At some point in one's career, a typical developer would encounter the procedural vs. object-oriented programming (OOP) debates. For instance, this page explains why it is preferable to do procedural programming over OOP, while this page tells of the so-called benefits of object-oriented programming over procedural. So, which one do you believe? Or which one do you prefer?
It is not a surprise that there are developers who claim to know OOP yet code in a procedural manner. I came from a company wherein the top tech man espoused the practice of having few classes each containing lots of methods...and static methods at that! Just because the code is in C# doesn't mean it's object-oriented. Most of today's development platforms (Java, .NET, PHP, Ruby, etc...) are OO-capable, yet how come it seems not many really know how to think and design the object-oriented way?
I put the "fault" here on programming languages like C++ which treat class methods as if they're just glorified functions (or procedures, in VB- or Pascal-speak). In my opinion, by making class methods appear just like regular procedural functions and putting forth the oft-repeated mantra that objects = code + data, they made it easy for programmers used to procedural programming to slide into an object-oriented language without really understanding the OO paradigm. I also partially put the blame on learning institutions that teach an OO-capable language (like Java) as the introductory programming language for their students.
I'll take myself as an example. I've "known" OOP for about fifteen years already, my curiosity piqued after reading full-page ads about them (oh, how magnificent Borland was back then!) and the "objects = code + data" thing. Yet it was only in the recent years of my software development career that I could claim that I truly knew what it was to be object-oriented. Why is this so? Because I thought that all it takes to be object-oriented was to have code and data in the same place. I thought back then that classes were just glorified structs (having learned C first, then C++). I thought of OOP in procedural terms, and it showed in my code and designs for many, many years.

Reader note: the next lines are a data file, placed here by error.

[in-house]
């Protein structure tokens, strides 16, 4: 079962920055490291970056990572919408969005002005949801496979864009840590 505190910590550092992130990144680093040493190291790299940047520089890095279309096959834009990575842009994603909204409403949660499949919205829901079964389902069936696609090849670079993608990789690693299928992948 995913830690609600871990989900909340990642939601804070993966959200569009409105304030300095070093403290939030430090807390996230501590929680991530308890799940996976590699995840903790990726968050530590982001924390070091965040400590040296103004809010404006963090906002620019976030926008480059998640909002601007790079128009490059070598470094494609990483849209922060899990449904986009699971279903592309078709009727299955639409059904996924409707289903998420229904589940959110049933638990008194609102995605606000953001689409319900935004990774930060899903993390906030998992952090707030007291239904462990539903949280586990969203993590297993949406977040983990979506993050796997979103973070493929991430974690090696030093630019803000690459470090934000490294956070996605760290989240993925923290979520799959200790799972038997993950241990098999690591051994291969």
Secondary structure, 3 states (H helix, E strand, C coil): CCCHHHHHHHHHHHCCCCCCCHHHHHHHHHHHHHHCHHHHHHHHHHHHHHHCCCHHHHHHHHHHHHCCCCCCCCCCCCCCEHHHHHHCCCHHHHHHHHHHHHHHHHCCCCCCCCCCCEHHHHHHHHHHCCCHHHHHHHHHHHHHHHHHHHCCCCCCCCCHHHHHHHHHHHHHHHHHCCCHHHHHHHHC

What I believe new programmers should learn is that OOP is all about objects sending messages to each other. Yes, sending messages, not accessing properties and fields and calling methods. If I only think of it as accessing member fields/properties and calling methods which look just like ordinary procedures/functions, I fall into a trap and tend to think in a procedural manner -- the only difference being my data structures located inside the object/class itself instead of having a separate struct. This article about the design principles behind Smalltalk is a must read. It helped open my perspective about what objects should really do and how they should collaborate. Only then did design patterns begin to really make sense to me. Programming principles such as "Tell, Don't Ask" are a must-learn for those interested in OOP. And hopefully as an industry we can stop churning out POOP but truly OOP designs.
UPDATED 22 January 2010: Changed the "Design Principles Behind Smalltalk" link, as the previous URL no longer exists. Thanks to Brian Caufield for pointing it out!
07-10-2007 5:59 PM